The Biden administration issued a new policy on Wednesday that expands the locations long-labeled as “sensitive” where ICE officers and border agents will be limited from making arrests, according to a memo issued by the Department of Homeland Security.
While ICE officers have for years been largely restricted from making arrests at schools and hospitals, the new list issued by DHS included additional locations such as domestic violence shelters, homeless shelters, and playgrounds, among other locations. Unlike the previous policy, the memo did not include an exception for arrests at the border. It does, however, allow for arrests in certain circumstances, like the existence of a national security threat.
The aim of restricting arrests at areas such as hospitals has been to avoid people fearing seeking medical care or dropping off their children at school. But though a previous iteration of the policy was in place during the Trump administration, fears surrounding increased arrests remained. Some schools began to issue policies that would limit immigration enforcement on their grounds.
BuzzFeed News first reported that the policy was going to be issued by the Biden administration.
“When we conduct an enforcement action – whether it is an arrest, search, service of a subpoena, or other action – we need to consider many factors, including the location in which we are conducting the action and its impact on other people and broader societal interests,” DHS Secretary Alejandro Mayorkas wrote in the memo. “For example, if we take an action at an emergency shelter, it is possible that noncitizens, including children, will be hesitant to visit the shelter and receive needed food and water, urgent medical attention, or other humanitarian care.”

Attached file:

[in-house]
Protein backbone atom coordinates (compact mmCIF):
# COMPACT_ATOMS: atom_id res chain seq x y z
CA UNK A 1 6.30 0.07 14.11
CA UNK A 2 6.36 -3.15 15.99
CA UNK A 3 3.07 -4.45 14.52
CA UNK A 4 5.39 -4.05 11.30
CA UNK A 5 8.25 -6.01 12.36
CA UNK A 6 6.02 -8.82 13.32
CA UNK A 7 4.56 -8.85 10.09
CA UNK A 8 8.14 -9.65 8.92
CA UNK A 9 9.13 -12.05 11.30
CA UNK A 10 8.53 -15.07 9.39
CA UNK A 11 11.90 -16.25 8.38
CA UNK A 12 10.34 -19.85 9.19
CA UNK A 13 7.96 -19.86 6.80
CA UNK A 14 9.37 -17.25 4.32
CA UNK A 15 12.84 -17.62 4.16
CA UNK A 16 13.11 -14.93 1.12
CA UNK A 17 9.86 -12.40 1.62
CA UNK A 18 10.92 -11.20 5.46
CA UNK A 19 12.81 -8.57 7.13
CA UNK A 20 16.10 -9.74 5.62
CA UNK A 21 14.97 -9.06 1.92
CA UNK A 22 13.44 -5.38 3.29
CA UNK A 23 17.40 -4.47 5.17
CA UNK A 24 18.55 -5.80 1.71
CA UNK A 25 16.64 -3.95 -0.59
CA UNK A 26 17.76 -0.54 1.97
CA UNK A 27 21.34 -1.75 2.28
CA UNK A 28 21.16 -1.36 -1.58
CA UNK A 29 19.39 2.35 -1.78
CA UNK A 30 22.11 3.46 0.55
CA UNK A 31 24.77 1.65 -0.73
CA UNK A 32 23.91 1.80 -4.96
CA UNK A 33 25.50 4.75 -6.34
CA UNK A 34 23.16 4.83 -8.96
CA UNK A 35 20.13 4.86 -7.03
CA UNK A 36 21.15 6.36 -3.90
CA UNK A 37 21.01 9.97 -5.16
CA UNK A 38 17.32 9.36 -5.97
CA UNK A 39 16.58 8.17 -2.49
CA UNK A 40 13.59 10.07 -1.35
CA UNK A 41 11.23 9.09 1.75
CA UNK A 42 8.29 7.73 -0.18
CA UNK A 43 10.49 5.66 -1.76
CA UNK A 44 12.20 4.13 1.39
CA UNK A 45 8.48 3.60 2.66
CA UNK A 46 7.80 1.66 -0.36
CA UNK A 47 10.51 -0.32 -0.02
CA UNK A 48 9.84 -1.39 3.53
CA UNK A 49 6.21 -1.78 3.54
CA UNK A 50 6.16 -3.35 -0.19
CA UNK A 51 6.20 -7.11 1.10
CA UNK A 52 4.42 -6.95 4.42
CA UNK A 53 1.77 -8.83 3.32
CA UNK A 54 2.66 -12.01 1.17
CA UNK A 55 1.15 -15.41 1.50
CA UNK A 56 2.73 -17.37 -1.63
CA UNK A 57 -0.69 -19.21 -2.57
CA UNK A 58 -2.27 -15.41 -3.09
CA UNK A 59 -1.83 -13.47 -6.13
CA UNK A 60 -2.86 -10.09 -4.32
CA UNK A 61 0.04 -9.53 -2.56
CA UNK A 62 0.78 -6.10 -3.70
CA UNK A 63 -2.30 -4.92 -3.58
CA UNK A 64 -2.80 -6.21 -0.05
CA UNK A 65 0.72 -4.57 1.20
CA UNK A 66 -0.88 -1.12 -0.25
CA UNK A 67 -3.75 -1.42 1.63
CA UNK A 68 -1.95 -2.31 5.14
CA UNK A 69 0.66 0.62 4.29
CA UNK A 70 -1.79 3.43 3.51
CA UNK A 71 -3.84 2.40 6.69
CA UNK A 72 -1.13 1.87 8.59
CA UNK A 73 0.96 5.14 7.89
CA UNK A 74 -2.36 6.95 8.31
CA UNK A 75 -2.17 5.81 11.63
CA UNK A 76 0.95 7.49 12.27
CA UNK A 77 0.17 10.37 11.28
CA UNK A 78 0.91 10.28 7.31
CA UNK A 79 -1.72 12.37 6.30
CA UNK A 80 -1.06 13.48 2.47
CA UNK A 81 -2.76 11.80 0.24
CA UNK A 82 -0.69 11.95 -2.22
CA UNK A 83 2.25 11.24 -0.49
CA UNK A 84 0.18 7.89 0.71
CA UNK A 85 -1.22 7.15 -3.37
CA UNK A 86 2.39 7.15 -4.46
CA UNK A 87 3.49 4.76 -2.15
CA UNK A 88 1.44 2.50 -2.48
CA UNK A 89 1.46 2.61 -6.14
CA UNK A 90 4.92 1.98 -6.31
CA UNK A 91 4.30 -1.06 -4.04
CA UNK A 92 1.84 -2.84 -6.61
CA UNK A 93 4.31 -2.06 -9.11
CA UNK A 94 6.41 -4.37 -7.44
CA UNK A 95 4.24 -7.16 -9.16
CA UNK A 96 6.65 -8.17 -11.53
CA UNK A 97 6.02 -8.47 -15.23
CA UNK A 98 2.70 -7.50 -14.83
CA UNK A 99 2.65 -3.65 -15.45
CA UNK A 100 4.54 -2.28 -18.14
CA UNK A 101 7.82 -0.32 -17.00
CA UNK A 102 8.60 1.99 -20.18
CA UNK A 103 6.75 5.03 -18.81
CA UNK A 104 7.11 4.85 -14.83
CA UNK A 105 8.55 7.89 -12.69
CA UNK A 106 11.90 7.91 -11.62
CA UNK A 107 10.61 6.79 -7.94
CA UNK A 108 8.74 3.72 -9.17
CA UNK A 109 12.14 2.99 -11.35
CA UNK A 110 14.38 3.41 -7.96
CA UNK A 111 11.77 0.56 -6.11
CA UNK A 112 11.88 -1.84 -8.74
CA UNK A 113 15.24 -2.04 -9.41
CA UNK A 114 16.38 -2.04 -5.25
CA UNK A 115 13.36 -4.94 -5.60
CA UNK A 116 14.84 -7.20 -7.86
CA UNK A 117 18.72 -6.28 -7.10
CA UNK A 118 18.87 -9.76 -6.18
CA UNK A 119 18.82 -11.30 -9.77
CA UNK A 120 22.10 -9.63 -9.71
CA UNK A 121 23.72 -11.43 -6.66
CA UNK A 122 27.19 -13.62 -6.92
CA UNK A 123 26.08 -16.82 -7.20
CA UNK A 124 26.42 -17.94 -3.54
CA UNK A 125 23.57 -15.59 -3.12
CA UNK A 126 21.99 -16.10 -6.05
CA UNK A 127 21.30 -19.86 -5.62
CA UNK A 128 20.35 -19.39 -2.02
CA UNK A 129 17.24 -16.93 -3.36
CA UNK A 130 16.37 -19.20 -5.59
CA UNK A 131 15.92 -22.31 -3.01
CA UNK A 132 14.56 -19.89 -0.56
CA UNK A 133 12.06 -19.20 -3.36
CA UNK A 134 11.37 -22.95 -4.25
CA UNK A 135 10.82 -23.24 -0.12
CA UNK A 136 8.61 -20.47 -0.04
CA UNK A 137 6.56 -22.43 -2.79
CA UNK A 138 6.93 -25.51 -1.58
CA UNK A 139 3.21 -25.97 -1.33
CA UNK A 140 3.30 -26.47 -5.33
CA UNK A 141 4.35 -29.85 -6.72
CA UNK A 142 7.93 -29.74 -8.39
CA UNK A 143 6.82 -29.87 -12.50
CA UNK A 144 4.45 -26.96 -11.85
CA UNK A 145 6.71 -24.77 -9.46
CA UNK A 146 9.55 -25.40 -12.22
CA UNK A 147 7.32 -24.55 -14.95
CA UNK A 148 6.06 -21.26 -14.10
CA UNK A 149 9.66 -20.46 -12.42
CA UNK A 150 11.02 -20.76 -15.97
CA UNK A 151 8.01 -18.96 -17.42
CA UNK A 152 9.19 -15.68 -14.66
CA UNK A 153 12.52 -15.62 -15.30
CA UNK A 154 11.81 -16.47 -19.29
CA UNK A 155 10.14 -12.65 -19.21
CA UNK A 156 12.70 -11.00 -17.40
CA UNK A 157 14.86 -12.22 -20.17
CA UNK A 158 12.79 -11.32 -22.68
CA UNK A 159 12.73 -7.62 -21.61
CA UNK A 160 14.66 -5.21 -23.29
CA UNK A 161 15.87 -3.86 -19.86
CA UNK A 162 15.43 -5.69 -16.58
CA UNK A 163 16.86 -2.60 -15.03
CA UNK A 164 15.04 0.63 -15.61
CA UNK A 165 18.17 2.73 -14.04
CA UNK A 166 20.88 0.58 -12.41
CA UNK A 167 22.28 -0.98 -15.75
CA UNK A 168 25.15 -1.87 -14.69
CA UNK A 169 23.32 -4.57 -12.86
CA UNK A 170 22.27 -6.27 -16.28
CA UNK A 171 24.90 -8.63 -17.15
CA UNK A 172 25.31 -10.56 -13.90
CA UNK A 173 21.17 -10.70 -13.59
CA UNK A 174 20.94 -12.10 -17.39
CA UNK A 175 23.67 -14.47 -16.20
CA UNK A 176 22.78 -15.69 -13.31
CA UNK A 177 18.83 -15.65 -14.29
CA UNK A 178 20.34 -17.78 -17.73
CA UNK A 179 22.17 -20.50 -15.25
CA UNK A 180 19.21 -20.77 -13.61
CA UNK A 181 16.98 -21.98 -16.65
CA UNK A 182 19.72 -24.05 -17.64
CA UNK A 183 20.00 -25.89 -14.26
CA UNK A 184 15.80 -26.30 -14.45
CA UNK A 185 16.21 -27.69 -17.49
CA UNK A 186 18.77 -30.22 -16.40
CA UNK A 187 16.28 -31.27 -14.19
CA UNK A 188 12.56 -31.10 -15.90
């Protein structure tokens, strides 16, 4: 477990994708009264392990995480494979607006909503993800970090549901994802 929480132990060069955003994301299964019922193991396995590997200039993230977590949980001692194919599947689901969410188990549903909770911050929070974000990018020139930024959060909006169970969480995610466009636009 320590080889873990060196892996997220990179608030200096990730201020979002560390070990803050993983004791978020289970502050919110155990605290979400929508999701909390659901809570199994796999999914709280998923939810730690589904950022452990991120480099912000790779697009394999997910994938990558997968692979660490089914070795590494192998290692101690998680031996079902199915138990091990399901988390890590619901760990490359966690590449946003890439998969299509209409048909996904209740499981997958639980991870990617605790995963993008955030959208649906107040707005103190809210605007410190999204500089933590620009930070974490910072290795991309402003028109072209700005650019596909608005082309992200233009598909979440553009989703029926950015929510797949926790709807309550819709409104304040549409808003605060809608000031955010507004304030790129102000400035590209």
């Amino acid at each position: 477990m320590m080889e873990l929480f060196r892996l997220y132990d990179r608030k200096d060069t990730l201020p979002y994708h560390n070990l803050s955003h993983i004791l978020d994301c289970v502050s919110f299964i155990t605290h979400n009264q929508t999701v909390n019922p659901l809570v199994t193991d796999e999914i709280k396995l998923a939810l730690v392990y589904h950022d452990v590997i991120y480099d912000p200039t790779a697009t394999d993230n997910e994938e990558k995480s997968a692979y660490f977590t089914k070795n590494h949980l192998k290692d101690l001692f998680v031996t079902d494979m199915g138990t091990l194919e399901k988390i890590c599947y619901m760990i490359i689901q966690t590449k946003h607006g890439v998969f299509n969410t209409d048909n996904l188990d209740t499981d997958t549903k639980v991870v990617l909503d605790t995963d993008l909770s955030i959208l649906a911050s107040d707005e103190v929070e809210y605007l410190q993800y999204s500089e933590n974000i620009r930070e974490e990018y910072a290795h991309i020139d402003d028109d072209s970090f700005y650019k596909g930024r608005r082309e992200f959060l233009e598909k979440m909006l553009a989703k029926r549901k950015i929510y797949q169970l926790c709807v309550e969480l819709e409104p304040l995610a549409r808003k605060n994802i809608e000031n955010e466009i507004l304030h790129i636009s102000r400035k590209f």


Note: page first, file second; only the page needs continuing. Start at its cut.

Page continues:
The latest effort is part of the Biden administration’s push to reshape the role of immigraton enforcement in the US by focusing on what they consider more “serious” targets and avoiding causing fear by conducting unfocused arrests and detentions within the country.
The policy comes months after a memo limited arrests at courthouses and weeks after another policy that moved to stop mass worksite raids that became common during the Trump era. It also arrives as the Department of Homeland Security faces continued scrutiny for expelling thousands of Haitians from the southern border and a constant barrage of lawsuits from states.
Unlike the Trump administration, which treated every undocumented immigrant as a priority for arrest and removal, the Biden administration wants to target certain types of undocumented immigrants, primarily people who are deemed “public safety” threats. Conservative critics have said officers have been hamstrung and effectively told not to do their jobs.
The memo limiting arrests in certain areas also renames the policy to “protected areas” from the previous iteration of “sensitive locations.”
In September, DHS Secretary Alejandro Mayorkas explained that the agency does not have the resources to target every one of the 11 million undocumented immigrants in the country and that many of those without legal status are contributing members of society. He issued general guidelines to ICE officers that told them to focus their efforts on “public safety” threats in the country and recent border crossers.
“The fact that an individual is a removable noncitizen therefore should not alone be the basis of an enforcement action against them,” Mayorkas wrote. “We will use our discretion and focus our enforcement resources in a more targeted way.”
There have been previous efforts to codify the policy by members of Congress, including Senators Ron Wyden and Jeff Merkley, who in 2019 introduced a bill that would have made it US law that immigration enforcement could not take place at schools or government buildings. The Protecting Sensitive Locations Act included locations that provided services to pregnant women and people with disabilities.
“Our interviews with parents and early childhood providers revealed that parents across the country are afraid to take their children to child care, school, or the doctor for fear of coming into contact with immigration agents,” said Olivia Golden, executive director of the Center for Law and Social Policy, in 2019.